OPEC has been doing something of a victory lap lately as officials from around the cartel predict the bottom in oil prices. Qatar's Energy Minister, Mohammed Al Sada, said last week that oil prices have bottomed, Ecuador's President Rafael Correa wondered if oil prices may stay too low too long, and even the U.S. Energy Information Administration has predicted that prices will begin to rise before the end of 2016.
The reason so many high-level people are seeing a bottom in oil is the rebalancing of supply and demand. Booming supply from U.S. shale and Canadian oil sands is what caused the market's oversupply in the first place, but that trend may be reversing. Here's a look at why oil will likely head higher in 2016.
Demand is going up
The first part of the equation I'll look at is demand. You can see from the chart below that demand for oil in the U.S. struggled from 2007 to 2012. In fact, U.S. consumption actually peaked in 2005, not coincidentally the same year its oil imports peaked. But low oil prices and a strong economy have led U.S. consumers to rush out and buy SUVs once again, and when this is combined with growth in China (albeit slower than expected), the EIA is expecting demand growth in 2015 and 2016.
The growth numbers aren't big, but they're important to the supply and demand imbalance that currently exists, which I'll cover below.
Non-OPEC supply is going down
Stronger demand for oil is one thing that will push prices higher, but it won't have much effect if supply continues to grow at breakneck speed. Since the first quarter of 2013, non-OPEC production growth has exceeded consumption growth, leading to oversupply of oil and the low prices we have today. But if EIA predictions below are correct, consumption growth will outpace production growth in the second half of 2015 and for all of 2016.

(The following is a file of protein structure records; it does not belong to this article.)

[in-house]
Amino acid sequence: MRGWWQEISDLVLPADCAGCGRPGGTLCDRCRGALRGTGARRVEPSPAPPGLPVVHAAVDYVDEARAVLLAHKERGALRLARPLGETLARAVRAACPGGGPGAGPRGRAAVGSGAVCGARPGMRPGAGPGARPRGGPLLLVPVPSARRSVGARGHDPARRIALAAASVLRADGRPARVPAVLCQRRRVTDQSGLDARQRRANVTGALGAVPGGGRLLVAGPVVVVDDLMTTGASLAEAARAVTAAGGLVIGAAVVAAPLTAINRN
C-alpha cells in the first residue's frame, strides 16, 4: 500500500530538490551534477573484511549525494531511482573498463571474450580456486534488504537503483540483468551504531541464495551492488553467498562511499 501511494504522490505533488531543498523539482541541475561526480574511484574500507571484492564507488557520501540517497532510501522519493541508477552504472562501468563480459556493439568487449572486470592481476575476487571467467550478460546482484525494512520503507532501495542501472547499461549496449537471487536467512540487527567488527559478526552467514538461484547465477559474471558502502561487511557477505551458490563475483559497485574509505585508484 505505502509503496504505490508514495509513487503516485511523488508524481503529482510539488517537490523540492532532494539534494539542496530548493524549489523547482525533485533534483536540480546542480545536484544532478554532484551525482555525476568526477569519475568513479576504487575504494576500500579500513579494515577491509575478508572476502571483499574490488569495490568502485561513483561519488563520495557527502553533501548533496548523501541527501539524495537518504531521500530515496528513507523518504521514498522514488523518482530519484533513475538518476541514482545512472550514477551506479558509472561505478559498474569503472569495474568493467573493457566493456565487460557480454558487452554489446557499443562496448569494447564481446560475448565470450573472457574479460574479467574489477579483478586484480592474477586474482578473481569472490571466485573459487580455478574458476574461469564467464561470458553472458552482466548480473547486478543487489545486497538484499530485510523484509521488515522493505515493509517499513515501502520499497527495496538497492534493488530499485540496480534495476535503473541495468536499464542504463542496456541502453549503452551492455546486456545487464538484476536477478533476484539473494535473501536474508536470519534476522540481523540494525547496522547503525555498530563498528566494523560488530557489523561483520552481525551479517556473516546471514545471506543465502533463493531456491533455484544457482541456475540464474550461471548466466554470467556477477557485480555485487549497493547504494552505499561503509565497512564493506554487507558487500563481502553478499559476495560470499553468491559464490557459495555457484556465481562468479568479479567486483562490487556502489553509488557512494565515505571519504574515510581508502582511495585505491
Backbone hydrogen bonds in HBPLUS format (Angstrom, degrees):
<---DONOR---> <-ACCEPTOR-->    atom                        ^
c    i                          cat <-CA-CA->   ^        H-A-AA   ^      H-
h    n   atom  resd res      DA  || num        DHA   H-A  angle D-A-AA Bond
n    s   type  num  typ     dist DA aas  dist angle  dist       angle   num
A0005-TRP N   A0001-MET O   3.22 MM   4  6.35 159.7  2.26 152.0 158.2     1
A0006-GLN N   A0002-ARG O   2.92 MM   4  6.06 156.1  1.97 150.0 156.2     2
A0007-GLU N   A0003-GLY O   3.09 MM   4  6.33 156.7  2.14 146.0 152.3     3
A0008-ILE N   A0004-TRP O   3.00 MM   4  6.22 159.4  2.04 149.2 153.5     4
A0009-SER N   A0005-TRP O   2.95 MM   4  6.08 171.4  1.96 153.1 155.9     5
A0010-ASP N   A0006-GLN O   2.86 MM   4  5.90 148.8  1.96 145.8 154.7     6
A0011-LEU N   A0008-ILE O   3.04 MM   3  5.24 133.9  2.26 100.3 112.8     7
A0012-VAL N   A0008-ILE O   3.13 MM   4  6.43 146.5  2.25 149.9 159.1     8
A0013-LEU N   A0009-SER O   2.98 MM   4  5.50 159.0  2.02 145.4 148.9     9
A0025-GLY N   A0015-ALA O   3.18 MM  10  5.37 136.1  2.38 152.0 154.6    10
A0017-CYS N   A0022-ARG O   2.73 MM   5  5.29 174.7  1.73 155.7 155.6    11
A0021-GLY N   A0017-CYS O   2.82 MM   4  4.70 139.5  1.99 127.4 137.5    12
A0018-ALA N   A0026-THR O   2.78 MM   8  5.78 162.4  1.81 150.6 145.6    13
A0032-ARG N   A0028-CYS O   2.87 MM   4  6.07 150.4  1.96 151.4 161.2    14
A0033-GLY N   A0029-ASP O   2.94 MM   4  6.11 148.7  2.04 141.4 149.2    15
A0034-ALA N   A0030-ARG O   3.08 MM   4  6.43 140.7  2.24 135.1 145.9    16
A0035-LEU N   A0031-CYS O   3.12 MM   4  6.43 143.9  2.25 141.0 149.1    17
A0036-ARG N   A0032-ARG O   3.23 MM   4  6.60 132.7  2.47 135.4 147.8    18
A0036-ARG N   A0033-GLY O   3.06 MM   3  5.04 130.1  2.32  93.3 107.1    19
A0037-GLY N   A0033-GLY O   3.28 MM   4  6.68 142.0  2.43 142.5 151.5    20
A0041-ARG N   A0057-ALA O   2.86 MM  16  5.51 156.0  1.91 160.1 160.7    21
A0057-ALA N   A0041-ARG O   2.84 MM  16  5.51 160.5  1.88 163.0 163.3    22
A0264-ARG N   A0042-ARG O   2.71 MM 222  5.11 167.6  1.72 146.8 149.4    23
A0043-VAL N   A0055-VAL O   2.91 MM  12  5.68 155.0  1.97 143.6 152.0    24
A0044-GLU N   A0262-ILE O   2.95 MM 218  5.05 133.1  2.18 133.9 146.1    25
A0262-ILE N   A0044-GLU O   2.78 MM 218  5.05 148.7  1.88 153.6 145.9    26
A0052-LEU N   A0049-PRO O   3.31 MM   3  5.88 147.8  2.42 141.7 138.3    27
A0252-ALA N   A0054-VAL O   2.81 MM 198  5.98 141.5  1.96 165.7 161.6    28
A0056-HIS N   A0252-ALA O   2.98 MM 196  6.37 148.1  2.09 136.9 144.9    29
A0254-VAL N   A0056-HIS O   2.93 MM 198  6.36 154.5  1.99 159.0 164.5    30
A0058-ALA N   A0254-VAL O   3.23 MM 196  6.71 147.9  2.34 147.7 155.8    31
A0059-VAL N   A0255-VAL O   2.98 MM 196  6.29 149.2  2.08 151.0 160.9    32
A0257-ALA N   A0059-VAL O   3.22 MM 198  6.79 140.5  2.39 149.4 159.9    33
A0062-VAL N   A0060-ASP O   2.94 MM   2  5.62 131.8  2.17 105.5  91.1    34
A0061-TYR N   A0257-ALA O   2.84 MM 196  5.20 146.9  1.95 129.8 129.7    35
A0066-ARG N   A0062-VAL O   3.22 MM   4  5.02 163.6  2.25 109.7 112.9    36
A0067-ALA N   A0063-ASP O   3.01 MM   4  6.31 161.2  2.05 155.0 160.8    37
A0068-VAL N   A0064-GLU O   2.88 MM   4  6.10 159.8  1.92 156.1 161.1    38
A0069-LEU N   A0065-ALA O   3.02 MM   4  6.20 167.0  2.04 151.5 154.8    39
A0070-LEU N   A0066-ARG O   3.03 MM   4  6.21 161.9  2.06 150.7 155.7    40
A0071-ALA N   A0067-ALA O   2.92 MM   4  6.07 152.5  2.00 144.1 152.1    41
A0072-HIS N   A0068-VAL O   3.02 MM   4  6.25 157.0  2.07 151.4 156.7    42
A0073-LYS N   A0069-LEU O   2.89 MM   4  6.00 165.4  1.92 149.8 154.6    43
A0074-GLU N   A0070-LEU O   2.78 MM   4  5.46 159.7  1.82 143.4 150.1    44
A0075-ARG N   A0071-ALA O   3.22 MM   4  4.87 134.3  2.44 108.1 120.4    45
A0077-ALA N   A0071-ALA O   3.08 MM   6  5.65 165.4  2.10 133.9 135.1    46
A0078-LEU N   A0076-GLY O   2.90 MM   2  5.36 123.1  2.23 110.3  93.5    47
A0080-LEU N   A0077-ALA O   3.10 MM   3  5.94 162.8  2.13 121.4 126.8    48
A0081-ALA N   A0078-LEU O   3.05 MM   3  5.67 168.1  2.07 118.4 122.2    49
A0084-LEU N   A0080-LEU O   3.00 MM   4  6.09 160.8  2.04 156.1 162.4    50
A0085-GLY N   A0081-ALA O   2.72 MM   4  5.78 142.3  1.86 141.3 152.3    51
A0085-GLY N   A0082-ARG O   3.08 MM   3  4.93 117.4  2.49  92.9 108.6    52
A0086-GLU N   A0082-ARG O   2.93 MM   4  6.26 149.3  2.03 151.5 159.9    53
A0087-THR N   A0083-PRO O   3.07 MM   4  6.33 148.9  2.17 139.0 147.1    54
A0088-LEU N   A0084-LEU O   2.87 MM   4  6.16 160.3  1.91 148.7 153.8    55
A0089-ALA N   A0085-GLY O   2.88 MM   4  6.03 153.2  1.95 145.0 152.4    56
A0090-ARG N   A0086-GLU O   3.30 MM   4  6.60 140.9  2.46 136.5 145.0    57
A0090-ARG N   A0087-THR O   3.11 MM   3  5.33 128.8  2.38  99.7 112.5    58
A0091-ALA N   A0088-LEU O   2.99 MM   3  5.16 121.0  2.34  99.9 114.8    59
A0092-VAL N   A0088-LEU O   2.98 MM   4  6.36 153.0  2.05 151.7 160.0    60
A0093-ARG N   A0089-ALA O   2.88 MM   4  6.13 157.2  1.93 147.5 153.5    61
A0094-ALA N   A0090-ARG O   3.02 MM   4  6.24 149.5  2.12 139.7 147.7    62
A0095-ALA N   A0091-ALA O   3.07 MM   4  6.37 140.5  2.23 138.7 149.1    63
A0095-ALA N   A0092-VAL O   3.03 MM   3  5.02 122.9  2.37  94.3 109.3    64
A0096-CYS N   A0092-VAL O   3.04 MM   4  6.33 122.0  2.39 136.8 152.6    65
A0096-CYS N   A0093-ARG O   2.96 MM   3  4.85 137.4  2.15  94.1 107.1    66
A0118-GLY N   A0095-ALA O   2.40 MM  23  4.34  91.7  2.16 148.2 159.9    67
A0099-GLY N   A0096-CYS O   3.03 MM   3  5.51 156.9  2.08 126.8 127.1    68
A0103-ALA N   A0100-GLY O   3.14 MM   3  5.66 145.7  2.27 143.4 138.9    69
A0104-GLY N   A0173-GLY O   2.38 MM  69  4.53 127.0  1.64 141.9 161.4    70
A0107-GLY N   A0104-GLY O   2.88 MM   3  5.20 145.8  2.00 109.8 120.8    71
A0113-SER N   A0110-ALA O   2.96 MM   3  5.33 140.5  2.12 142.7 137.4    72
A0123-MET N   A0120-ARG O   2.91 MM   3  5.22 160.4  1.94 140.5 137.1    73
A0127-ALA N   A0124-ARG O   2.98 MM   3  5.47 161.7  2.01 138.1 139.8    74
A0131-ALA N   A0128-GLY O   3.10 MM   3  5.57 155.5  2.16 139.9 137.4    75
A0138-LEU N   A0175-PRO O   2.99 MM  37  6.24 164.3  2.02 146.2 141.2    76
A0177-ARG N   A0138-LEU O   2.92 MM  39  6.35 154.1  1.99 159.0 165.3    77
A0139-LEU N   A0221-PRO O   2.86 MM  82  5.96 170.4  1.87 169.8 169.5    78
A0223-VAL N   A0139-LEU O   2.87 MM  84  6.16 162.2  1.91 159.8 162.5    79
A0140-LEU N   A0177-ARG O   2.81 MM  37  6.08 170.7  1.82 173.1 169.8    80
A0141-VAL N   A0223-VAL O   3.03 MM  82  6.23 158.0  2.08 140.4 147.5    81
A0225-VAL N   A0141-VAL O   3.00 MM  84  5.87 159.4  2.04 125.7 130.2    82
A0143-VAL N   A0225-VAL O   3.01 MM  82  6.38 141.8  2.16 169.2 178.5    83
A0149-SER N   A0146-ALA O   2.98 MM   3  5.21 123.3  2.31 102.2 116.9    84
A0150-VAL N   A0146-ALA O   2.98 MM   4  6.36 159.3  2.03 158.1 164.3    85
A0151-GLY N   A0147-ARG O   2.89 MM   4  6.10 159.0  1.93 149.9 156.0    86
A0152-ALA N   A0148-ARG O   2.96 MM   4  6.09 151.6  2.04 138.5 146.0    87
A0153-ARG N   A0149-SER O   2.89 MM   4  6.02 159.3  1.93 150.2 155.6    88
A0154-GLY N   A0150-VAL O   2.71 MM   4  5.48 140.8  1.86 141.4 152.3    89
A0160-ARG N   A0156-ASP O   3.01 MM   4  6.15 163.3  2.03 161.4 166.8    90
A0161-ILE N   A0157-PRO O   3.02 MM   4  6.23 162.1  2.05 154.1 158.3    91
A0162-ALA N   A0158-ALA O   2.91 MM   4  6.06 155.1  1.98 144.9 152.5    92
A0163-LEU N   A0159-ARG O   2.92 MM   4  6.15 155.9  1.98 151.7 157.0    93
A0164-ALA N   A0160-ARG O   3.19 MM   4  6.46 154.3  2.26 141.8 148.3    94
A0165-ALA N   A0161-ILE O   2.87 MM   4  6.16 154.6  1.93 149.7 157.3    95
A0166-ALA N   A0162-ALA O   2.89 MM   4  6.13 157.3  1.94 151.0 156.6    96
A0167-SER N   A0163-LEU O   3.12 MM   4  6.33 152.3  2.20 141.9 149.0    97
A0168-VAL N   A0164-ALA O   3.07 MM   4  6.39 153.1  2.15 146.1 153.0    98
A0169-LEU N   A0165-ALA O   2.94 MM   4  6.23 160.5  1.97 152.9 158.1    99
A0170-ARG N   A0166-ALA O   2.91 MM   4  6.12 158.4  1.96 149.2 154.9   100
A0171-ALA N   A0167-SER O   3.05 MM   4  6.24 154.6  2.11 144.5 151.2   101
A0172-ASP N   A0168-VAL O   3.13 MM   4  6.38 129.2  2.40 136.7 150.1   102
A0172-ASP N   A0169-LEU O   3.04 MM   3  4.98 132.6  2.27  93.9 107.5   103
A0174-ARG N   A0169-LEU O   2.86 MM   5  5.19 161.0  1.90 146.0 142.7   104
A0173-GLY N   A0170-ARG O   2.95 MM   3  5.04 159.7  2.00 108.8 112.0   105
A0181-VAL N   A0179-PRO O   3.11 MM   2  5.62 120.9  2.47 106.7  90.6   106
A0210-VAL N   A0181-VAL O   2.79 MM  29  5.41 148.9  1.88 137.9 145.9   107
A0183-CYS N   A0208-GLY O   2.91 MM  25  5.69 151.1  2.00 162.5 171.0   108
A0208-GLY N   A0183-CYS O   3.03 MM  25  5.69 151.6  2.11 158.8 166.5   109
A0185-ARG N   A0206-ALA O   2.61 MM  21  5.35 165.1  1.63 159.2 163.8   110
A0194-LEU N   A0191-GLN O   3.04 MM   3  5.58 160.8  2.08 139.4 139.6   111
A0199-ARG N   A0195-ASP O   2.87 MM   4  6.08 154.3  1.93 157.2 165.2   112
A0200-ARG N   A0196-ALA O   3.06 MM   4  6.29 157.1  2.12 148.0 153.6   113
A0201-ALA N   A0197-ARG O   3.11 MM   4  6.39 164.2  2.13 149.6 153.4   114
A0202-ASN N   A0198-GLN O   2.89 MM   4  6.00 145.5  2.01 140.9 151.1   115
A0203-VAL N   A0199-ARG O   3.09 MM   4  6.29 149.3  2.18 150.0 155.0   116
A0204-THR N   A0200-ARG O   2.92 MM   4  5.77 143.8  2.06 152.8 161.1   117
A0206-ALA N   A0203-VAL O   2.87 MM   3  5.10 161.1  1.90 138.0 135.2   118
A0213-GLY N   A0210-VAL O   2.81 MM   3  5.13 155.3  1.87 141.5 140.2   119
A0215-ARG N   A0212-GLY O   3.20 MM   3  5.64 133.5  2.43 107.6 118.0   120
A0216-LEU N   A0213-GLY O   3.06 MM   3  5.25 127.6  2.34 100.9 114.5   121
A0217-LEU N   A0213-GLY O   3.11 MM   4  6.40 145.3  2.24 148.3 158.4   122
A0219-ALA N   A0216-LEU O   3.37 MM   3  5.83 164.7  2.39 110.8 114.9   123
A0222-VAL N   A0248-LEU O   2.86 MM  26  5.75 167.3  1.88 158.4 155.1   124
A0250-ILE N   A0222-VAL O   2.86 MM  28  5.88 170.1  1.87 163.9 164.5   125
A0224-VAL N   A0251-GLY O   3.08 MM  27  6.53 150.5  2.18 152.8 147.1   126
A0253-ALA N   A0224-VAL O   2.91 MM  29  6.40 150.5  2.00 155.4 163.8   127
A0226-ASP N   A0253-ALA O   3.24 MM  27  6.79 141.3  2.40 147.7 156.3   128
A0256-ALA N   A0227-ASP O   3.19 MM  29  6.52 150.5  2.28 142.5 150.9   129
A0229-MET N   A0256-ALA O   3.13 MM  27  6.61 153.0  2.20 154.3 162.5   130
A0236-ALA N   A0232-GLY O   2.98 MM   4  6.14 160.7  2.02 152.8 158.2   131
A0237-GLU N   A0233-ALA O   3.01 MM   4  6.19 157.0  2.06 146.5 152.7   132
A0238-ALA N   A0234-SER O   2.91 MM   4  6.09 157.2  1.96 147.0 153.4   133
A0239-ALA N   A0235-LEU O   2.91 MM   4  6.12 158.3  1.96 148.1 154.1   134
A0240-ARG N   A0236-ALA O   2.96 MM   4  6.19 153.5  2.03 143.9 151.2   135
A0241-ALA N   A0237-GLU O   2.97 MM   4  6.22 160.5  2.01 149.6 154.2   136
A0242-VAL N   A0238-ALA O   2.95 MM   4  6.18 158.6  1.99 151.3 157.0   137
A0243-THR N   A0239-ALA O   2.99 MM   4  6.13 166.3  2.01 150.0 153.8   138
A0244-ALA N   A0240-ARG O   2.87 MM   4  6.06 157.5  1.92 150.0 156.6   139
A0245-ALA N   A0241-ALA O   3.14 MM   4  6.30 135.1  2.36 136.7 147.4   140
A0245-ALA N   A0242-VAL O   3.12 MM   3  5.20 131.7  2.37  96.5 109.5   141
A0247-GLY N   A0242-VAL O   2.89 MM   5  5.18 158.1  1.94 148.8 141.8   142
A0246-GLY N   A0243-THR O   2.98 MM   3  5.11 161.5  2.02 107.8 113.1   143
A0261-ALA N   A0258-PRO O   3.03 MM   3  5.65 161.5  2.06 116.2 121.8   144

Demand growth outpacing supply growth would be great for oil producers. And what's driving the reduction in production is what has OPEC so pleased.
U.S. oil production is shrinking
The U.S. and Canada were almost entirely to "blame" for the oversupply of oil recently (which I covered in depth here), and OPEC has indicated that it's not willing to give up market share to keep oil prices at the levels required for profitable U.S. and Canadian oil production growth. So, North American producers will need to cut production for prices to recover. As you can see below, that's expected to happen in a big way in 2016.
Drilling has slowed to a standstill
The reason U.S. oil production is going to shrink in 2016 comes down to the level of drilling happening today. You can see in the chart below that drillers have cut activity rapidly, and the current number of rigs won't replace the depletion at completed wells.
If oil prices stay low, this trend will continue and we could see a long-term decline in U.S. oil production. That's a huge reversal from the boom that happened between 2005 and 2014.
Inventory is burning off slowly
Oil demand is rising and supply is falling, but there's still a lot of inventory that needs to be burned off before market forces can push oil prices higher. If you're OPEC, the good news is that U.S. inventory is starting to decline and is expected to continue declining in 2016.
This may be the last piece of the puzzle holding oil prices back from a big increase. When inventory gets back in line with historical norms, and supply and demand normalize, the days of $40 oil will be over.
Low oil prices won't last forever
We're not in for a sharp rise in oil prices today or tomorrow, but look a few years down the road, and all of the signs are there that OPEC's plan to strangle U.S. oil shale is working. And with drivers buying bigger, more fuel-hungry vehicles, the demand side of the equation is working in their favor as well. These five charts show that higher oil prices are only a matter of time.
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